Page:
One-on-One with Victor Williams '16
Victor Williams ’16 is a starting wide receiver for the football team. In the Big Green’s home-opener against Sacred Heart University at Memorial Field, Williams set career highs with 11 catches and 178 receiving yards to go along with a 60-yard touchdown grab.
The Dartmouth sat down with Williams to discuss the life of an Ivy League wide receiver.
When did you start playing football?
VW: I started playing football officially in fifth grade. My dad was a coach of second- and third-grade teams when I was in pre-school, so I used to put pads on and participate in that. Fifth grade was the first time I formally played football.
Is your approach to this season different given that you are a senior?
VW: No, it’s not really any different, but it means a lot more because it potentially could be your last time playing football. While the approach is somewhat the same, you are a veteran, and it’s your team, and you have to lead the guys. You’re no longer following the senior class. You are the senior class, so you have to make sure you take care of business and get the guys under you to take care of business.
What do you like to do when you’re not playing football?
VW: I have a passion for music. This is all when school isn’t as demanding, so when we’re not in school. I play guitar, and I sing. I like to get away by singing a lot or learning a new song.--— anything that just sounds pleasing to my ear. I like a lot of R&B and I like John Mayer --— he’s a great guitarist. I really like the way he plays, so I sometimes try to replicate that.
Against Sacred Heart, you faced a lot of Cover 0 and press-man coverage — is that something you enjoy as a receiver?VW: Oh yeah, I love that. Every receiver loves it when you play man because it’s mano a mano. It’s you against him, and it’s who’s the better guy. That’s the most exciting thing you can play against it, and I know definitely that’s my favorite thing to go against and that’s where I have an advantage.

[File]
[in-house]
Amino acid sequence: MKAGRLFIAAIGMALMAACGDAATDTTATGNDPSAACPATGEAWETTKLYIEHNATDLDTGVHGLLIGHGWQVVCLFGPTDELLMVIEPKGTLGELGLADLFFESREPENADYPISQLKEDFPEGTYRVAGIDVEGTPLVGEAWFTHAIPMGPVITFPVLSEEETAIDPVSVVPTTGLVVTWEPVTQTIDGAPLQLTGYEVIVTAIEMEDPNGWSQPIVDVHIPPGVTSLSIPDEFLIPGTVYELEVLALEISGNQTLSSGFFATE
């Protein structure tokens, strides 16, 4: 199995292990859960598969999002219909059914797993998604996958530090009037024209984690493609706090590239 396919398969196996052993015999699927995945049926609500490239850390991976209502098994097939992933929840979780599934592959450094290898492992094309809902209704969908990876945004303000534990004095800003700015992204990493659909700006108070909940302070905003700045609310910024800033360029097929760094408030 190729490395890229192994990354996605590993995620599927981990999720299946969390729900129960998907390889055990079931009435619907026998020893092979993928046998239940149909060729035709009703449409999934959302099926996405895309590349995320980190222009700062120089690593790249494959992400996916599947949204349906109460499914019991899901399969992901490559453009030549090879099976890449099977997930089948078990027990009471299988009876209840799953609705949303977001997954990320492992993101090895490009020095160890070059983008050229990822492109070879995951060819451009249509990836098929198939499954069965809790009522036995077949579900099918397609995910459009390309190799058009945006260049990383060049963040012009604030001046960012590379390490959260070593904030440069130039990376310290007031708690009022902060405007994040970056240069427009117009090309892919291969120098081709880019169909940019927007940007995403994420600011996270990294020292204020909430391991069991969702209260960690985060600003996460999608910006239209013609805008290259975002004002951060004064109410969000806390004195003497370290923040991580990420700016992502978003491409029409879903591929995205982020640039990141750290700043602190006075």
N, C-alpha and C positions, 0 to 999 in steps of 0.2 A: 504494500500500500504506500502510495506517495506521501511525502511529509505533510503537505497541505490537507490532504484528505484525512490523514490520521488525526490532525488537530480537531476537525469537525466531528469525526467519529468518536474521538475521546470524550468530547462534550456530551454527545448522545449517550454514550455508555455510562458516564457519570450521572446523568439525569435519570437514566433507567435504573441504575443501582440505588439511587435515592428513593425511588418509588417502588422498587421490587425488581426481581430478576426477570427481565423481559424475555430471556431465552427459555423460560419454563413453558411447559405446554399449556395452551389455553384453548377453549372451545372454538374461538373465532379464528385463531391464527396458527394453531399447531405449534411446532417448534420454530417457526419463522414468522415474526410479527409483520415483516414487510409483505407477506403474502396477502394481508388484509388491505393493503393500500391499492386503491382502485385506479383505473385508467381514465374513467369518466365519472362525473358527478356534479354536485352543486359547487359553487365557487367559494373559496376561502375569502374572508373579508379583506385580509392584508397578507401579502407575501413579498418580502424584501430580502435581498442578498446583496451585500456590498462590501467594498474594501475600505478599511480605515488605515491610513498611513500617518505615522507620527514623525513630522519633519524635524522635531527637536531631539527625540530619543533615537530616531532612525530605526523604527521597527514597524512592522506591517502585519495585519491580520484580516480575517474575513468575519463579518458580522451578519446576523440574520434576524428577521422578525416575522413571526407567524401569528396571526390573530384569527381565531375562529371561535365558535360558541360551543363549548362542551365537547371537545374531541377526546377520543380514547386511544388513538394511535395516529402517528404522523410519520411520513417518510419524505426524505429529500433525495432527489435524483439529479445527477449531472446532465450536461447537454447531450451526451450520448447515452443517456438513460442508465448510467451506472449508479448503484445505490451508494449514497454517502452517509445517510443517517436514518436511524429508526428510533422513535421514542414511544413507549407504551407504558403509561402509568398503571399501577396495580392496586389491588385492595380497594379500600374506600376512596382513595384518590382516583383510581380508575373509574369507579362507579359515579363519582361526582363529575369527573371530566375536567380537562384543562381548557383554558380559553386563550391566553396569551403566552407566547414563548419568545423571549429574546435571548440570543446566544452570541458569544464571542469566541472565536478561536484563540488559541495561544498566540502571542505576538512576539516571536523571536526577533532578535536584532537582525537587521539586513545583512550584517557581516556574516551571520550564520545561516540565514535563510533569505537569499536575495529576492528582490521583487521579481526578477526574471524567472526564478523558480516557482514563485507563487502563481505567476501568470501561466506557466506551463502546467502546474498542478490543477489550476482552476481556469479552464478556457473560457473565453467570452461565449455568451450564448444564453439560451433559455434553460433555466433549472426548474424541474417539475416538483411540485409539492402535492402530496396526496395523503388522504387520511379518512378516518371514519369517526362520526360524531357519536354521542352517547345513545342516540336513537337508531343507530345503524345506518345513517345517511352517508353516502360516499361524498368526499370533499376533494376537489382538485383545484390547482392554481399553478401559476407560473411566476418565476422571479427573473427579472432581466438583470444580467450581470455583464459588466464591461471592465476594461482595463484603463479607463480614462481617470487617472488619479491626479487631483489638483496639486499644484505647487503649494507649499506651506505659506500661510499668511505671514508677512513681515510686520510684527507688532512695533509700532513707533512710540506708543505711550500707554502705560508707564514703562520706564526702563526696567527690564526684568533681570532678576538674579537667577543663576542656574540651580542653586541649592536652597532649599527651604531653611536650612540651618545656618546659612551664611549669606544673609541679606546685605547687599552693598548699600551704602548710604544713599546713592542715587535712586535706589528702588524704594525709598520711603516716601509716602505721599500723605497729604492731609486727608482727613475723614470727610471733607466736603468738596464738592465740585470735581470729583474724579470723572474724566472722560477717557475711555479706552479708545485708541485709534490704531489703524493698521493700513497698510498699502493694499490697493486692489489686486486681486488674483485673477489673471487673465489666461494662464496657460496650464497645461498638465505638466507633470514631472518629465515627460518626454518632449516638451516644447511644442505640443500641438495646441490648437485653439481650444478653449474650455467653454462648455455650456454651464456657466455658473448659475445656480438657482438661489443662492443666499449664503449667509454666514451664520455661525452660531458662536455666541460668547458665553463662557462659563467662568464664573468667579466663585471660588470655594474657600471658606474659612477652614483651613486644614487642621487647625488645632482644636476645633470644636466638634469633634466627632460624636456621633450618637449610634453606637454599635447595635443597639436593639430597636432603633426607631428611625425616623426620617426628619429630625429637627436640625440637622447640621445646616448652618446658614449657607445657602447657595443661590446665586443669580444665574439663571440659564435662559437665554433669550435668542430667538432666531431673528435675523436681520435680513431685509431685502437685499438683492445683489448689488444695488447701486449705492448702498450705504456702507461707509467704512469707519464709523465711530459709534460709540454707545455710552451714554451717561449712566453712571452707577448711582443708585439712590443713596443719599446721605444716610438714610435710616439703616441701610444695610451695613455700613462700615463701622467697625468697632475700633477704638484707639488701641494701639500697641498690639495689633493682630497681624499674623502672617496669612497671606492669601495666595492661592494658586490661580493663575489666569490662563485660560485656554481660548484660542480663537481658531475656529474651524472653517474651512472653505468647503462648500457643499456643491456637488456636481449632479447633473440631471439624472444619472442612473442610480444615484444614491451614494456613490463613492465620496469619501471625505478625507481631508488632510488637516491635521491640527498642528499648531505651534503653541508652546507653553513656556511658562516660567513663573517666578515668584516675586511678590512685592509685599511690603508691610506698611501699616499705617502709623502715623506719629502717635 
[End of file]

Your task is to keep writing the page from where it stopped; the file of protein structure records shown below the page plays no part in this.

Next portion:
What gives you an advantage in that one-on-one situation?
VW: I’m a smaller guy, so sometimes it’s a little harder to get hands on me. I’m also quick, and that combination is hard to press, so I get a free release. At that point, I’m good to go.
What would you like to do next year?
VW: If I don’t get a chance with the NFL or CFL, then I’m going to carry on my career here. I’m in the five-year program for engineering, so I’d like to get my Bachelor’s of Engineering and pursue a career from there. I don’t really know exactly what I want to do, but I have a little more time. I’m running out of time, but I have a little more left.
Has the increased awareness of concussions and head trauma in football change the way you play? Do you think about that?
VW: No, not really. There’s always been that danger ever since you’ve been a kid. Yeah, there’s more awareness now, but just because there’s more awareness doesn’t mean there’s more of a chance you’re going to get a concussion. The way you avoid that is you play proper football — you don’t duck your head when you go in for a tackle or when you run over a defender. You just have to be smart, and you have to protect yourself.
Some people say that safety concerns, like head trauma, will eventually push football out of the American sports landscape. Why do you think it should stay there?
VW: Football, to me, is the greatest sport in America. It’s the greatest team sport, and it kind of replicates life. The ball’s not round, so it can bounce in any direction. You’re going to get twists and turns throughout the game, and success depends on how you bounce back. I know a lot of sports are somewhat similar, but you also have to learn how to work in teams, which is how it’s going to be in the workspace. I’m a very biased person, but I think, while it is dangerous, it has its pluses. I think people want to see football, and while people want to see it and want to pay for tickets, football will create revenue. Whatever creates revenue is not going to die out.
In your four years here, can you think of a time when the ball has not bounced your way, either on or off the field, and you had to bounce back?
VW: I was one of the guys who was involved in the Religion 65 incident, and so the whole “Clickergate” deal kind of threw me off, but it was my fault. That’s definitely a perfect example of the ball bouncing in the wrong direction, but you have to bounce back. You can’t allow that stuff to distract you or affect you — you have to move forward. You just need to make sure you learn from your mistakes and don’t repeat them.
This interview has been edited and condensed.